This title of this book is a bit of spoiler, but I think most of us could see it coming once the themes in Tom Taylor’s “Father’s Day” become apparent. If ever there was a love letter to Batman and especially to the relationship between Batman and Alfred, this is it. Taylor has explored similar themes before in Injustice, with great sensitivity and heart, but to see this story in a canon-verse title makes it all the more special.
Everything about this book is deceptively simple. It begins with yet another recounting of the Wayne murders, this time from Alfred’s point of view. He gets the call about the killings and comes to pick up Bruce at the scene of the crime. We then cut to another night and another call, this time from Batman. Taylor then sets up what seems to be a pretty routine night in Gotham: Batman leaping from one crisis to the next as he does his rounds of the city and tries to put down a drone assault.
We also follow Alfred through what must be perfectly commonplace to him: getting up, getting dressed, descending into the Batcave to prepare for Batman’s return. It’s always nice to see this quiet, controlled domestic side of the Batlife: Alfred is steady, calm, and utterly reliable in the midst of all the chaos Bruce has to deal with every night.
So what makes this night so special?
If this image gets you excited, that’s all you really need to know!
Our villain in this issue isn’t it. He’s nothing too special at all. Peter Harris is a disgruntled tech employee who’s turned terrorist. Pretty run-of-the-mill bad guy in Gotham and his cyber-scare tactics are something we’ve seen in Batman comics time and again over the last decade or so as tech-crime and tech-terrorism has been on the rise. None of that is what makes this villain interesting. What makes him interesting is that he’s playing a long game of wear-and-tear. He’s orchestrating chaos, but he’s really after Batman. And no matter how much tech Batman has, no matter how clever he is, no matter how strong, Batman is still mortal and subject to biological imperatives like eating and sleeping.
Alfred appreciates this fact, Batman does not.
And ultimately Alfred foresees the crash-and-burn coming well in advance of his ward, which leads to some tense moments when Alfred knows all is not well with Batman, and he must do some heroics at 3 a.m. of his own. What follows is a wonderful role-reversal that, while it may strain credulity a bit (let’s all suspend our disbelief and just enjoy this), it demonstrates what an amazing dynamic duo these two characters really are.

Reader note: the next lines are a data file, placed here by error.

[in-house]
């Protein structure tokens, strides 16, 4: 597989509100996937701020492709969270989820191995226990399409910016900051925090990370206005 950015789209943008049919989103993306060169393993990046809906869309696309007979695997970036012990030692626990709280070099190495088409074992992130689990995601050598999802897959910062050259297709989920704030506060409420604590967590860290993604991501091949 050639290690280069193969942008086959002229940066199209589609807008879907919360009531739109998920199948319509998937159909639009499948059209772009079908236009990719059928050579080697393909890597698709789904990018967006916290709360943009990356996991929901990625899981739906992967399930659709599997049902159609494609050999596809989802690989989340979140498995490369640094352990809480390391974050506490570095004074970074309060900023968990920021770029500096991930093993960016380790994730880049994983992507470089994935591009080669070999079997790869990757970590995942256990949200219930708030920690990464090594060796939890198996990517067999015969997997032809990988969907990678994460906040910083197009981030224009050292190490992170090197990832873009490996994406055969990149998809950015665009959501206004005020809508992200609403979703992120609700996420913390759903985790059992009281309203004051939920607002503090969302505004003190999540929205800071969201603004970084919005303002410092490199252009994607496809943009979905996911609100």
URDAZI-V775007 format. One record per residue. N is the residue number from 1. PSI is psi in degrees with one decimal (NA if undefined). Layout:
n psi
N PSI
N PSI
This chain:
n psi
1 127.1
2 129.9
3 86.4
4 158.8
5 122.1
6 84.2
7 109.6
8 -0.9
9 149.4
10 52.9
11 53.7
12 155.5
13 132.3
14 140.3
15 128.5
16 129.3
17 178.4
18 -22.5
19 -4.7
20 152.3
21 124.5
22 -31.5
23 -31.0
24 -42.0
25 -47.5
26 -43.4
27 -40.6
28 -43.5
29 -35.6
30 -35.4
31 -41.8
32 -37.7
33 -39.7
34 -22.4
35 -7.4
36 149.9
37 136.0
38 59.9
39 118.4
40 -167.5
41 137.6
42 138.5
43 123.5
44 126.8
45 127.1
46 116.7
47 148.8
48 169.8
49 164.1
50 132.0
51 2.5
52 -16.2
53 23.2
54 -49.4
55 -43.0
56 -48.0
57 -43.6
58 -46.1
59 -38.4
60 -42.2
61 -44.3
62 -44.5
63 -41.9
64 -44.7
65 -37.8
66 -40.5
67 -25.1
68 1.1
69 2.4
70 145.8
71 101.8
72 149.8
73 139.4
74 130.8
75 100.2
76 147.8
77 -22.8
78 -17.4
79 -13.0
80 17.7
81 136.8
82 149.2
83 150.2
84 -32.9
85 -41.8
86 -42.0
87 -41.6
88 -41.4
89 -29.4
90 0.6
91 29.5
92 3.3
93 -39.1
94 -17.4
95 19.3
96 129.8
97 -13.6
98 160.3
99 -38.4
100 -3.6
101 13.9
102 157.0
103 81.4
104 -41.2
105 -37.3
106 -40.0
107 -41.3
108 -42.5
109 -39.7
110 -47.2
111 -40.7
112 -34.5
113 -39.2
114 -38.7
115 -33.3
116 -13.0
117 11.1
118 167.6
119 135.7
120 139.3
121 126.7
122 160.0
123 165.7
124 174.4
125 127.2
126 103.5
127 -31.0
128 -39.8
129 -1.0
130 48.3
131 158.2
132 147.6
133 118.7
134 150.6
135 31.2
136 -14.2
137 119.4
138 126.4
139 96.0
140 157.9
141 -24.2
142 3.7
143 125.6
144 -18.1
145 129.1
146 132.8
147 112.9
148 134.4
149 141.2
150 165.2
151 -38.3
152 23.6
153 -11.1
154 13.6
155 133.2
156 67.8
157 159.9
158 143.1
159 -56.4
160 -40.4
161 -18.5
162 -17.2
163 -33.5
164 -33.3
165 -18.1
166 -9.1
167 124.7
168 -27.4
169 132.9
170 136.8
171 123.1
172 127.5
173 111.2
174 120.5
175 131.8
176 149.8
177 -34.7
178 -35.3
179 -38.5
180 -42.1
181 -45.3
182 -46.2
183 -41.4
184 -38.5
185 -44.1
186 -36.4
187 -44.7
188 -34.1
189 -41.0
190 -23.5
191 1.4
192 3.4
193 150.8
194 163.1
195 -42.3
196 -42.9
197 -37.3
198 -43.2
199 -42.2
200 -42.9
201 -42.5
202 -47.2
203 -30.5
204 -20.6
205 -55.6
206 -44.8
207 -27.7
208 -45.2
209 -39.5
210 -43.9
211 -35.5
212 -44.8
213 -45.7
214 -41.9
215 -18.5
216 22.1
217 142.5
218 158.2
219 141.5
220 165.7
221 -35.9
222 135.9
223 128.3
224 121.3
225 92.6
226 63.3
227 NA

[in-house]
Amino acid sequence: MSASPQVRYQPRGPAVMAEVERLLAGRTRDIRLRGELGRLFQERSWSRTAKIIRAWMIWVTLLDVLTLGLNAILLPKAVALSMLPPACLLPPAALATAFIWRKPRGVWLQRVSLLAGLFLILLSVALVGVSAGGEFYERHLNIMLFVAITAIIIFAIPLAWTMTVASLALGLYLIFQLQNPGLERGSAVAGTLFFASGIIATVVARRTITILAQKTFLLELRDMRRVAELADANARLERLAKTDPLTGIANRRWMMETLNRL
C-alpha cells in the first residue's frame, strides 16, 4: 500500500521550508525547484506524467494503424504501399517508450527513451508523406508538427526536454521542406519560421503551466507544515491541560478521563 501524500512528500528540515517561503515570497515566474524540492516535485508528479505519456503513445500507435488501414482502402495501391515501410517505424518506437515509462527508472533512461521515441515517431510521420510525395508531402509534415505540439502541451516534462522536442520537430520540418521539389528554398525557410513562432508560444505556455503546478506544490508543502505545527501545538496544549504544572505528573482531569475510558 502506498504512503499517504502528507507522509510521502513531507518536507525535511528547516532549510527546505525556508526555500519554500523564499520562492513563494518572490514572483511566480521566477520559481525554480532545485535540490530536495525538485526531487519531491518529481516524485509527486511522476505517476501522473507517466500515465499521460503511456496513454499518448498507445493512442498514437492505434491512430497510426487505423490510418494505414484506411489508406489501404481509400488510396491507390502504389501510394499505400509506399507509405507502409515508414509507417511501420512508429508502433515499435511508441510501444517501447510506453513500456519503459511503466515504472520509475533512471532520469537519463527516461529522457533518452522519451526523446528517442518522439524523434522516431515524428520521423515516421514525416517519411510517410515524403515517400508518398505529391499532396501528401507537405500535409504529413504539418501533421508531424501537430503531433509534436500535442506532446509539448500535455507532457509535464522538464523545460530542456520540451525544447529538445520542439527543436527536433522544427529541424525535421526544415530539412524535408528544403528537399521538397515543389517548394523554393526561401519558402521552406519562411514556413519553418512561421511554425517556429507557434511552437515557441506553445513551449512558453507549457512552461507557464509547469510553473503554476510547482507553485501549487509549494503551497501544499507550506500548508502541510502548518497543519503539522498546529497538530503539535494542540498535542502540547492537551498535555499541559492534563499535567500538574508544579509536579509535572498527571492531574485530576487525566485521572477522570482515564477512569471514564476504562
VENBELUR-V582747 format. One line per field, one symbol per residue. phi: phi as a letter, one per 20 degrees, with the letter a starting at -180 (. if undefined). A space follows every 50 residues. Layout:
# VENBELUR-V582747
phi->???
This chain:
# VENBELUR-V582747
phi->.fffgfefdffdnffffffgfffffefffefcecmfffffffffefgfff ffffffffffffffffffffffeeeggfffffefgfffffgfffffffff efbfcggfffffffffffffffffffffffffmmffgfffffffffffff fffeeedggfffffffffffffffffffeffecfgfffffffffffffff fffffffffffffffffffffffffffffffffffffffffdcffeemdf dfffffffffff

All the while, too, Taylor strings in some leitmotifs that are just great little touches: the chicken soup, the mint on the pillow, the echo of getting that early a.m. phone call that makes your blood run cold: how parents must always feel when their children are out on the town and there is potential danger all around them.
Alfred: fussy, but always right
Otto Schmidt isn’t my favorite artist to ever draw the Dark Knight, but I love his consistency and the resultant ability to ping-pong from Batman’s acrobatics to Alfred’s stiff propriety without the book ever feeling schizophrenic or losing energy between the two states. In fact, the high contrast in the physicality of the two characters actually builds to a delightful counterpoint once Alfred has to step into the Dark Knight’s cowl.
The denouement in this book is, for me, the best thing about it. The big action is done pretty quick, but the heart of the story is Alfred and Bruce, not Harris and the drones. While Taylor and Schmidt satisfy the desire for lots of glossy fighting and some great conflagratory moments, the human drama that happens once Alfred takes the wheel is where some of the most riveting action of all takes place.
This is also the second book this week to feature Leslie Thompkins, which is a joy. Seeing her and Alfred in action, and their interaction together, adds yet another layer of depth. Schmidt sensitively portrays the intimacy between the two (and their shared concern for Bruce), with simple gestures and expressions that evoke all the feeling that Taylor’s lightly-handled script suggests. There’s no heavy-handedness here, no need for lengthy expository speeches, and no weighted narrative hanging like a pall over the whole shebang: the dialogue and pictures carry the story in the way that truly effective comic book writing should.
And what a sweet, sweet ending. If that doesn’t tug at your heartstrings, you might want to ask someone to check your pulse; there’s a good chance you might be dead.
Lastly just a shout out to Bryan Hitch and Alex Sinclair for just a classy and classic cover. The whole DC Batline has been aces on covers for months now; so much beautiful artwork!
- Remember how much you love Batman? Feel all those feels again!
- Alfred: he doesn’t just dust the furniture, you know.
- Tom Taylor reminds us why comic books are wonderful.
Last week’s DC offerings felt really bleak and really dated, but this week Tom Taylor gives us shot of pure adrenaline right into our collective comic-book-loving hearts and reminds us why many of us starting reading Batman in the first place: because as a character he’s totally awesome and he’s also totally human.
Disclaimer: DC Comics provided Batman News with an advance copy of this comic for the purpose of this review.